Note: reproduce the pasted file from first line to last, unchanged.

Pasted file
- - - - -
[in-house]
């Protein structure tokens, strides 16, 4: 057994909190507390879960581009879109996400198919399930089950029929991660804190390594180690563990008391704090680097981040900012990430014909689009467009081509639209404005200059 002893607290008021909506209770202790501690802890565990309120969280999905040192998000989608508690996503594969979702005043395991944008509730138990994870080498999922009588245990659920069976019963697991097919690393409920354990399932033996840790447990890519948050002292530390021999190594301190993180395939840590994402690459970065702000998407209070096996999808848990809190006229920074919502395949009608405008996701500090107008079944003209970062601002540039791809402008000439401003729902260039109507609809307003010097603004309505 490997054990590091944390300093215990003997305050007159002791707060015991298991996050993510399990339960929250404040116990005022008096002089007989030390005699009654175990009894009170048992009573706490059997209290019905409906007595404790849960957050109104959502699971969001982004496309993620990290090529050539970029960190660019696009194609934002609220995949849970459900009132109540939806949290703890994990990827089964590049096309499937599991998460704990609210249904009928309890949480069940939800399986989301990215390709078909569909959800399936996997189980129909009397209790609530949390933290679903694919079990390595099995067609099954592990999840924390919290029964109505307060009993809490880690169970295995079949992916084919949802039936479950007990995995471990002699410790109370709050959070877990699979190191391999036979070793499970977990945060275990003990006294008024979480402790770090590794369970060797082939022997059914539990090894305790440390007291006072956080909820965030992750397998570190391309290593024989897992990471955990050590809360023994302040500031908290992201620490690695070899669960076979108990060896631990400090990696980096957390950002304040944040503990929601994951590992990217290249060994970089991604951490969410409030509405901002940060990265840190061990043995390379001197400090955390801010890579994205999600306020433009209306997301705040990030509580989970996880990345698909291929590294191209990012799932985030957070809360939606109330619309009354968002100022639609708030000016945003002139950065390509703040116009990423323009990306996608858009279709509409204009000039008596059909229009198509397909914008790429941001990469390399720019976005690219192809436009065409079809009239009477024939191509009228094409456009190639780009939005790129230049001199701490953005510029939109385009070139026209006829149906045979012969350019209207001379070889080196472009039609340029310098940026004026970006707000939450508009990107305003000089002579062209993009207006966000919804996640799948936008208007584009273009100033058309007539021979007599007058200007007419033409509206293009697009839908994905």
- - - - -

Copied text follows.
[in-house]
């Protein structure tokens, strides 16, 4: 057994909190507390879960581009879109996400198919399930089950029929991660804190390594180690563990008391704090680097981040900012990430014909689009467009081509639209404005200059 002893607290008021909506209770202790501690802890565990309120969280999905040192998000989608508690996503594969979702005043395991944008509730138990994870080498999922009588245990659920069976019963697991097919690393409920354990399932033996840790447990890519948050002292530390021999190594301190993180395939840590994402690459970065702000998407209070096996999808848990809190006229920074919502395949009608405008996701500090107008079944003209970062601002540039791809402008000439401003729902260039109507609809307003010097603004309505 490997054990590091944390300093215990003997305050007159002791707060015991298991996050993510399990339960929250404040116990005022008096002089007989030390005699009654175990009894009170048992009573706490059997209290019905409906007595404790849960957050109104959502699971969001982004496309993620990290090529050539970029960190660019696009194609934002609220995949849970459900009132109540939806949290703890994990990827089964590049096309499937599991998460704990609210249904009928309890949480069940939800399986989301990215390709078909569909959800399936996997189980129909009397209790609530949390933290679903694919079990390595099995067609099954592990999840924390919290029964109505307060009993809490880690169970295995079949992916084919949802039936479950007990995995471990002699410790109370709050959070877990699979190191391999036979070793499970977990945060275990003990006294008024979480402790770090590794369970060797082939022997059914539990090894305790440390007291006072956080909820965030992750397998570190391309290593024989897992990471955990050590809360023994302040500031908290992201620490690695070899669960076979108990060896631990400090990696980096957390950002304040944040503990929601994951590992990217290249060994970089991604951490969410409030509405901002940060990265840190061990043995390379001197400090955390801010890579994205999600306020433009209306997301705040990030509580989970996880990345698909291929590294191209990012799932985030957070809360939606109330619309009354968002100022639609708030000016945003002139950065390509703040116009990423323009990306996608858009279709509409204009000039008596059909229009198509397909914008790429941001990469390399720019976005690219192809436009065409079809009239009477024939191509009228094409456009190639780009939005790129230049001199701490953005510029939109385009070139026209006829149906045979012969350019209207001379070889080196472009039609340029310098940026004026970006707000939450508009990107305003000089002579062209993009207006966000919804996640799948936008208007584009273009100033058309007539021979007599007058200007007419033409509206293009697009839908994905």